Early history of drying machines
In the late 18th century, the first type of dryer technology was introduced with a simple, hand-operated machine called a mangle wringer. This machine consisted of rollers and cranks so that the operator would insert the garments on one side and crank it through the tightly-compressed rollers, wringing much of the water and soap from the garments. During the 18th century, wringers and manglers were a separate machine from the washing machine. It was not until the mid-19th century when the first wringer/washer combo was patented and developed, with the wringer sitting atop the washing drum. This invention allowed for convenience and ease of use. Because the wringer sat on top of the washing drum, the water wrung from the garments would fall straight into the tub to be reused for the next batch of garments.
Another simple yet ingenious innovation in the history of dryers came about before the turn of 19th century. Designed by a French man named Poncho in 1799, the early dryer did more than just wring clothes, but it actually aided in fully drying the clothes. This early design was referred to as the ventilator, because it allowed the clothes to vent out and dry completely. The ventilator was a metal drum that had holes along its sides. The drum was usually hand-turned over an open fire, allowing the clothes to dry much faster than simply wringing and air-drying. Essentially, this ventilator design was the main idea behind most dryer machine designs up to the late-19th century, when attention started to turn toward using stoves to dry the clothes. Finally, in the 20th century, the invention of electrical drying machines made these ventilator-type machines obsolete.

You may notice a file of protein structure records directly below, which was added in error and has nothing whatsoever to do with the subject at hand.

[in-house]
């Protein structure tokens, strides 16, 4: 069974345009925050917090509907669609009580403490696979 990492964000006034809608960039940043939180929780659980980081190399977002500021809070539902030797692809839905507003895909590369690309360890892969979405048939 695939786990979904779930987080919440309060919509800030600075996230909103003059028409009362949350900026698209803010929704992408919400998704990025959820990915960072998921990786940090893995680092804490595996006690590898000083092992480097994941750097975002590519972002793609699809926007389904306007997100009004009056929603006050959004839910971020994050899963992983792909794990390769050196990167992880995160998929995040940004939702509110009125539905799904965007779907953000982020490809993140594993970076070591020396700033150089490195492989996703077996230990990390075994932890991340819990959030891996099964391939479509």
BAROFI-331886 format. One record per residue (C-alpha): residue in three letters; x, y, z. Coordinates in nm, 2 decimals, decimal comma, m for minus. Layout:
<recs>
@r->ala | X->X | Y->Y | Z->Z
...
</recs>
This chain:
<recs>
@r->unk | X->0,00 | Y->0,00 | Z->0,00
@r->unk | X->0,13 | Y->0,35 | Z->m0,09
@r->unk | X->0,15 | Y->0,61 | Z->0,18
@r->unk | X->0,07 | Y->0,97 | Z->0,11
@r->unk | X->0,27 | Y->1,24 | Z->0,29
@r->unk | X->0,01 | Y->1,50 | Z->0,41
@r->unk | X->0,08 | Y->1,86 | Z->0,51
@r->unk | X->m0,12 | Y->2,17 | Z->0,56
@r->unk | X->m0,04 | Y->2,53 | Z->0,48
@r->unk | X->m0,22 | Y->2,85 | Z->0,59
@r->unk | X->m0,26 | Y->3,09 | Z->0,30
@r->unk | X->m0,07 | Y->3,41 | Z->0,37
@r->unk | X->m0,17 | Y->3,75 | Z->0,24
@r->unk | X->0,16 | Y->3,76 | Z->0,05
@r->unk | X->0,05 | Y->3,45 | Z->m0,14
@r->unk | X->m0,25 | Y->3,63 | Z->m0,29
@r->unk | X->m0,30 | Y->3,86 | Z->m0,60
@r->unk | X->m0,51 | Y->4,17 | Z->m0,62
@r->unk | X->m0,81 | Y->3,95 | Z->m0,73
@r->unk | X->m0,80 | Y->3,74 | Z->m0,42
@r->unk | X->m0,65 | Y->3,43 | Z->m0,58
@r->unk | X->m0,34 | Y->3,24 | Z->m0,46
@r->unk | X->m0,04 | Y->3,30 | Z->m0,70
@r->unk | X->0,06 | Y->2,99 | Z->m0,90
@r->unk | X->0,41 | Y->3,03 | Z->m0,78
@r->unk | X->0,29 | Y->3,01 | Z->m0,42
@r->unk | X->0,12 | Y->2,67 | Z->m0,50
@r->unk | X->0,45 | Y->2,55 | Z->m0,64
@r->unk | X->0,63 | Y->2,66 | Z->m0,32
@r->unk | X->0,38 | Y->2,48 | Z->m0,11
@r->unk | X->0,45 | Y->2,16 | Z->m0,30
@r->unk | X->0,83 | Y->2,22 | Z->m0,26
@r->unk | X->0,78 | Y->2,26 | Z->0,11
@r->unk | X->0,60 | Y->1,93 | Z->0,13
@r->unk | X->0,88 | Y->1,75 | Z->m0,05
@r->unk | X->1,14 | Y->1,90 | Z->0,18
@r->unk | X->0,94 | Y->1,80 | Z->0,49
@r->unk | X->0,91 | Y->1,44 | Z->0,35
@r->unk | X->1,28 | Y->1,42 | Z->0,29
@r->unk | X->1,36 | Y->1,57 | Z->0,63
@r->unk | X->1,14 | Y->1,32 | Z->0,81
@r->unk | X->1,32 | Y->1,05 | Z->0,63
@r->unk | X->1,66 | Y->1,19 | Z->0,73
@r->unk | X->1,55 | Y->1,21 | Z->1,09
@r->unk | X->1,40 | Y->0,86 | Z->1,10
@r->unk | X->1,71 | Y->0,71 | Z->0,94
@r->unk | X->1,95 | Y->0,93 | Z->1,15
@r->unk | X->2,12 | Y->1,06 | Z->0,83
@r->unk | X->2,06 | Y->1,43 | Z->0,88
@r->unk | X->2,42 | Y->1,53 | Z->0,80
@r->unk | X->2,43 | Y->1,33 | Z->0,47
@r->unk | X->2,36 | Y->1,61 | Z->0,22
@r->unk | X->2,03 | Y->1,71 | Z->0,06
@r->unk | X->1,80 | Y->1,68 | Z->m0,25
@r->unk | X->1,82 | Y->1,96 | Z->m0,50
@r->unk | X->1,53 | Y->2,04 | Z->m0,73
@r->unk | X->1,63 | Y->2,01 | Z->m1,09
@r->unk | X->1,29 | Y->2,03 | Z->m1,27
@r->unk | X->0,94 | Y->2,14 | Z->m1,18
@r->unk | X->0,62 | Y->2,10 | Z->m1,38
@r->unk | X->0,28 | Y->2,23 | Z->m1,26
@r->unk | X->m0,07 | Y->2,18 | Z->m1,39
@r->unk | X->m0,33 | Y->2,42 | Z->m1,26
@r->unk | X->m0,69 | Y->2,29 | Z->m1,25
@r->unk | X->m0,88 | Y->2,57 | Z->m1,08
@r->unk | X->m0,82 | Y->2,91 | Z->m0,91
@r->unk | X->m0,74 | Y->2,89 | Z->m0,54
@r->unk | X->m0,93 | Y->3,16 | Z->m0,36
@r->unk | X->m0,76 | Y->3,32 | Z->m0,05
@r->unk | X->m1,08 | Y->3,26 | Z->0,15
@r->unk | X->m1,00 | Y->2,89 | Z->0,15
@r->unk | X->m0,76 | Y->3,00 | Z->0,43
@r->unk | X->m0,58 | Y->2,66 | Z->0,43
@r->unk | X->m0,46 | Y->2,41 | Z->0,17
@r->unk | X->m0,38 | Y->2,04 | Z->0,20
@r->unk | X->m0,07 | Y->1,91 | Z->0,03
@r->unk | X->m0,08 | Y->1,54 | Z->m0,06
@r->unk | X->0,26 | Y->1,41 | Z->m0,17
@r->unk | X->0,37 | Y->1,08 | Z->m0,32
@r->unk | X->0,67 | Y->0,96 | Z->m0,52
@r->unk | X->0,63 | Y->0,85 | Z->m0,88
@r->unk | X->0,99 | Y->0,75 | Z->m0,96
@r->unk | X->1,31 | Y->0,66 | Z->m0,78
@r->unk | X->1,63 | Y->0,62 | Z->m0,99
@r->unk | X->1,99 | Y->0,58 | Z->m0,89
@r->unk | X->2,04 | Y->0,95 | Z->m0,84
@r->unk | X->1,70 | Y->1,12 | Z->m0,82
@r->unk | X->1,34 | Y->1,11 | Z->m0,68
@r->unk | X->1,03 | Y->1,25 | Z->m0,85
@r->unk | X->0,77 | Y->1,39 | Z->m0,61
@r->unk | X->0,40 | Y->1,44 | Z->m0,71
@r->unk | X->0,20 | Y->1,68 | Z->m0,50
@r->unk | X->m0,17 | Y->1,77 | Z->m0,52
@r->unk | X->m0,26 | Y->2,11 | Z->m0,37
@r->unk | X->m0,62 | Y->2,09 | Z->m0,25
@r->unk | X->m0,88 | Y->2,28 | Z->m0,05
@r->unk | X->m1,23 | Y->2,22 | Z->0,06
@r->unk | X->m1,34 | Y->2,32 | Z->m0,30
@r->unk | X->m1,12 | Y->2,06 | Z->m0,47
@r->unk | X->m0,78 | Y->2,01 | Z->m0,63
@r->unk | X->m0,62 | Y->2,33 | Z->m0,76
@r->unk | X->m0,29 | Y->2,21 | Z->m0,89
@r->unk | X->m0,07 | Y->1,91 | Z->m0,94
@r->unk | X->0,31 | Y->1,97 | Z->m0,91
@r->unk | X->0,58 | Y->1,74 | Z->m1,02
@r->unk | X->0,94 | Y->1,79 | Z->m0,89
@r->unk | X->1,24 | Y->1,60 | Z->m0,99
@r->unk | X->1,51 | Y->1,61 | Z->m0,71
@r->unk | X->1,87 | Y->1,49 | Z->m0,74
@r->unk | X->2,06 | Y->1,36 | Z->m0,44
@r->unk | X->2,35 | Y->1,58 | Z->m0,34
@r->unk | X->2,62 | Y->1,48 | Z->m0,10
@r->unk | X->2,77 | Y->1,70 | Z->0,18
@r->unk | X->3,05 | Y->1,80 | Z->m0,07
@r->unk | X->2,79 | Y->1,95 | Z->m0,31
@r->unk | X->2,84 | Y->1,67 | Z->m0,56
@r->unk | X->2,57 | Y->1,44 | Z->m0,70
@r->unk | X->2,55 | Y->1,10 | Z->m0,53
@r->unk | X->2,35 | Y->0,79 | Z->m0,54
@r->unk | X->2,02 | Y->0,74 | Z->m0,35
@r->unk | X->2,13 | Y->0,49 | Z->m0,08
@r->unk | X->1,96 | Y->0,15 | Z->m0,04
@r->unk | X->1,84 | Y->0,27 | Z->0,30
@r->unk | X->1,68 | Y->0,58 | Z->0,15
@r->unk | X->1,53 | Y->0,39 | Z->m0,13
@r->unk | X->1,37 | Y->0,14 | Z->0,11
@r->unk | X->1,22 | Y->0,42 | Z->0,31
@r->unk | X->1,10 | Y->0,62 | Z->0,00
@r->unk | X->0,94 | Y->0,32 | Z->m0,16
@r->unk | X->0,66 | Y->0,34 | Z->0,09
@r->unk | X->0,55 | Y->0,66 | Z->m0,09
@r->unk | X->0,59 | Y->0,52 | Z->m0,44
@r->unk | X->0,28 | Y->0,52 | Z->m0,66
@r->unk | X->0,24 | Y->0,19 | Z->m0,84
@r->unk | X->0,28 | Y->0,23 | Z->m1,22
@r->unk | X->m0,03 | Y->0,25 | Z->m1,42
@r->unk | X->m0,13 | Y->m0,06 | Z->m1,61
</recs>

History of combination washers and dryers
Aside from the early wringer/washer machine of the mid-19th century, washing and drying machines were not combined until the fully electronic versions of the machines were better perfected in the latter half of the 20th century. Shortly after the very first completely automatic clothes washer was developed by General Electric in 1947, the same company also invented the first washer dryer combination unit in 1954. Throughout the years, washing machines, drying machines, and combo machines alike have received numerous improvements in technology, making for better functionality, effectiveness, and efficiency. Today, washer dryer combination units have many of the features that would be found on a typical washer and dryer. While these units are far more popular in Europe and some countries in the East, they are gaining popularity in the United States as a practical and functional laundry solution.
Combos, stackables, and laundry centers
Many consumers confuse the term "washer dryer combo" for similar washer and dryer configurations like stackable machines and laundry centers. The main design factor that distinguishes washer dryer combos from other configurations is the fact that the washer dryer combo is a single machine (typically the size of a stand-alone washing machine) that can do both washing and drying tasks in the single combo machine.
Stackable machines, on the other hand, are defined by two separate machines, a washer and a dryer, stacked on top of one another. These stackable machines are often a good choice for large families that still need the full capacity and functionality of a washer and dryer without having to compromise too much regarding space. Most stackable washer and dryer configurations come in the front-loading design as opposed to the top-loading design, which makes it easier to access both the washer and dryer while they are stacked.
The "laundry center" is a compromise between the stackable and the combo configurations. Like the washer dryer combo, the laundry center is a one-piece appliance. Like the stackable configuration, the laundry center comprises two separate machines, the washer and the dryer. In most laundry centers, the dryer is mounted above the washer, making for a one-piece design that offers the compact footprint of a washer dryer combo with the functionality and capacity of stackable washing machines and drying machines